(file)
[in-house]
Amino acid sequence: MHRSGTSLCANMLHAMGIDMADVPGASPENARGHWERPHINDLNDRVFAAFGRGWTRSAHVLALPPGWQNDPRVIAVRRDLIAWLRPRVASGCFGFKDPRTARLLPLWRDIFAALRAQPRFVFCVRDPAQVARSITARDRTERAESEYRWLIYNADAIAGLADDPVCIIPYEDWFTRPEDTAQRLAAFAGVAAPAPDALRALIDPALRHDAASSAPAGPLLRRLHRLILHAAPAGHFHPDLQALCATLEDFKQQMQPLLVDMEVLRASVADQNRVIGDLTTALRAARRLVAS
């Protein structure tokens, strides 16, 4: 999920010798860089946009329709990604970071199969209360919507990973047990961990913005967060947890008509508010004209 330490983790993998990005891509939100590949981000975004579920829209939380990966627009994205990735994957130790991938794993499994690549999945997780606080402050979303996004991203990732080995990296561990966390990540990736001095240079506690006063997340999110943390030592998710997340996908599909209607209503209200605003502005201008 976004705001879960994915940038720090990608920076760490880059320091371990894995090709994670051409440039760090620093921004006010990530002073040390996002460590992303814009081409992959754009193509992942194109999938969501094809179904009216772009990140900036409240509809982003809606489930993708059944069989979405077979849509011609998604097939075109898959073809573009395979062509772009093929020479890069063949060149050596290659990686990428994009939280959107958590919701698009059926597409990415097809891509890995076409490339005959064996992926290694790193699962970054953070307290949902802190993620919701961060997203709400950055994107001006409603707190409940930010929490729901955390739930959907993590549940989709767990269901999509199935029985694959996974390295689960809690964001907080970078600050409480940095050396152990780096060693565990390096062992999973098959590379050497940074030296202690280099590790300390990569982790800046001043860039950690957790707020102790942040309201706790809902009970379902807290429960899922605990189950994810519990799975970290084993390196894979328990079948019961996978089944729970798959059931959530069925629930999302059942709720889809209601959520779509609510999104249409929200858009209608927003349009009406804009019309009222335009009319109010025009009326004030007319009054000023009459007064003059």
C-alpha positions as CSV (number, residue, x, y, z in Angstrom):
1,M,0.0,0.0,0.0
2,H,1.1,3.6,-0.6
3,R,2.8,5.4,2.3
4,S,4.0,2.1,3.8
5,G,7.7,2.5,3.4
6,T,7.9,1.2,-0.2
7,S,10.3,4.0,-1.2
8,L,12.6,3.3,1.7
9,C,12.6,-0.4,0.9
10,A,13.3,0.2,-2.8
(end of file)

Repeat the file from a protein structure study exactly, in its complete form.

[in-house]
Amino acid sequence: MHRSGTSLCANMLHAMGIDMADVPGASPENARGHWERPHINDLNDRVFAAFGRGWTRSAHVLALPPGWQNDPRVIAVRRDLIAWLRPRVASGCFGFKDPRTARLLPLWRDIFAALRAQPRFVFCVRDPAQVARSITARDRTERAESEYRWLIYNADAIAGLADDPVCIIPYEDWFTRPEDTAQRLAAFAGVAAPAPDALRALIDPALRHDAASSAPAGPLLRRLHRLILHAAPAGHFHPDLQALCATLEDFKQQMQPLLVDMEVLRASVADQNRVIGDLTTALRAARRLVAS
């Protein structure tokens, strides 16, 4: 999920010798860089946009329709990604970071199969209360919507990973047990961990913005967060947890008509508010004209 330490983790993998990005891509939100590949981000975004579920829209939380990966627009994205990735994957130790991938794993499994690549999945997780606080402050979303996004991203990732080995990296561990966390990540990736001095240079506690006063997340999110943390030592998710997340996908599909209607209503209200605003502005201008 976004705001879960994915940038720090990608920076760490880059320091371990894995090709994670051409440039760090620093921004006010990530002073040390996002460590992303814009081409992959754009193509992942194109999938969501094809179904009216772009990140900036409240509809982003809606489930993708059944069989979405077979849509011609998604097939075109898959073809573009395979062509772009093929020479890069063949060149050596290659990686990428994009939280959107958590919701698009059926597409990415097809891509890995076409490339005959064996992926290694790193699962970054953070307290949902802190993620919701961060997203709400950055994107001006409603707190409940930010929490729901955390739930959907993590549940989709767990269901999509199935029985694959996974390295689960809690964001907080970078600050409480940095050396152990780096060693565990390096062992999973098959590379050497940074030296202690280099590790300390990569982790800046001043860039950690957790707020102790942040309201706790809902009970379902807290429960899922605990189950994810519990799975970290084993390196894979328990079948019961996978089944729970798959059931959530069925629930999302059942709720889809209601959520779509609510999104249409929200858009209608927003349009009406804009019309009222335009009319109010025009009326004030007319009054000023009459007064003059």
C-alpha positions as CSV (number, residue, x, y, z in Angstrom):
1,M,0.0,0.0,0.0
2,H,1.1,3.6,-0.6
3,R,2.8,5.4,2.3
4,S,4.0,2.1,3.8
5,G,7.7,2.5,3.4
6,T,7.9,1.2,-0.2
7,S,10.3,4.0,-1.2
8,L,12.6,3.3,1.7
9,C,12.6,-0.4,0.9
10,A,13.3,0.2,-2.8